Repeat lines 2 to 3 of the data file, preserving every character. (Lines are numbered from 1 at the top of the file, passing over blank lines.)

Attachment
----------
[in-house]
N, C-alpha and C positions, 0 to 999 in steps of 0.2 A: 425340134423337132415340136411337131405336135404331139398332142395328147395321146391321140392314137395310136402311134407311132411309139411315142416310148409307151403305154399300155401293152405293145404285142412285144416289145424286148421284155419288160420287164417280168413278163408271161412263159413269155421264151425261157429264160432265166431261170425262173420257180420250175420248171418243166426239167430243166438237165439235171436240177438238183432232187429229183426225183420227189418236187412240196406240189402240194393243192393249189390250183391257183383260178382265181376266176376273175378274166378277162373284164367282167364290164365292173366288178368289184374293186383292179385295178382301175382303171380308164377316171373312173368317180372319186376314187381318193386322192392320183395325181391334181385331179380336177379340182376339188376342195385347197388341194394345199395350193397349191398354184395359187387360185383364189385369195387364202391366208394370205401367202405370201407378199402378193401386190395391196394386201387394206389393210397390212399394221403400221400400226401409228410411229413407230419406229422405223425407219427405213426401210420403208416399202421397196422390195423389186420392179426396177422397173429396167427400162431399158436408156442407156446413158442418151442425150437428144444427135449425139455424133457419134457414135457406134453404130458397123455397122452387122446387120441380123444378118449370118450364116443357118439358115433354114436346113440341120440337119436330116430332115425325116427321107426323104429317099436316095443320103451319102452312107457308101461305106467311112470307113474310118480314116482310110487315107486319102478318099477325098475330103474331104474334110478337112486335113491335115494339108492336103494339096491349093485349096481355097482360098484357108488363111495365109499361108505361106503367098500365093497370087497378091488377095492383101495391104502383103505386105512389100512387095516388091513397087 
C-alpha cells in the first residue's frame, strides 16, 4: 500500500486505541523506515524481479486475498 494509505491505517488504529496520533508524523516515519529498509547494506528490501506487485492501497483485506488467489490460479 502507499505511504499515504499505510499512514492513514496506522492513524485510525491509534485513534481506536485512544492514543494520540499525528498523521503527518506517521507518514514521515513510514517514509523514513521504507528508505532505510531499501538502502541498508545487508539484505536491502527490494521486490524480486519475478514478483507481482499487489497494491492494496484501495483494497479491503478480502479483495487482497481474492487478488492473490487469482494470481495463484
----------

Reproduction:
N, C-alpha and C positions, 0 to 999 in steps of 0.2 A: 425340134423337132415340136411337131405336135404331139398332142395328147395321146391321140392314137395310136402311134407311132411309139411315142416310148409307151403305154399300155401293152405293145404285142412285144416289145424286148421284155419288160420287164417280168413278163408271161412263159413269155421264151425261157429264160432265166431261170425262173420257180420250175420248171418243166426239167430243166438237165439235171436240177438238183432232187429229183426225183420227189418236187412240196406240189402240194393243192393249189390250183391257183383260178382265181376266176376273175378274166378277162373284164367282167364290164365292173366288178368289184374293186383292179385295178382301175382303171380308164377316171373312173368317180372319186376314187381318193386322192392320183395325181391334181385331179380336177379340182376339188376342195385347197388341194394345199395350193397349191398354184395359187387360185383364189385369195387364202391366208394370205401367202405370201407378199402378193401386190395391196394386201387394206389393210397390212399394221403400221400400226401409228410411229413407230419406229422405223425407219427405213426401210420403208416399202421397196422390195423389186420392179426396177422397173429396167427400162431399158436408156442407156446413158442418151442425150437428144444427135449425139455424133457419134457414135457406134453404130458397123455397122452387122446387120441380123444378118449370118450364116443357118439358115433354114436346113440341120440337119436330116430332115425325116427321107426323104429317099436316095443320103451319102452312107457308101461305106467311112470307113474310118480314116482310110487315107486319102478318099477325098475330103474331104474334110478337112486335113491335115494339108492336103494339096491349093485349096481355097482360098484357108488363111495365109499361108505361106503367098500365093497370087497378091488377095492383101495391104502383103505386105512389100512387095516388091513397087 
C-alpha cells in the first residue's frame, strides 16, 4: 500500500486505541523506515524481479486475498 494509505491505517488504529496520533508524523516515519529498509547494506528490501506487485492501497483485506488467489490460479 502507499505511504499515504499505510499512514492513514496506522492513524485510525491509534485513534481506536485512544492514543494520540499525528498523521503527518506517521507518514514521515513510514517514509523514513521504507528508505532505510531499501538502502541498508545487508539484505536491502527490494521486490524480486519475478514478483507481482499487489497494491492494496484501495483494497479491503478480502479483495487482497481474492487478488492473490487469482494470481495463484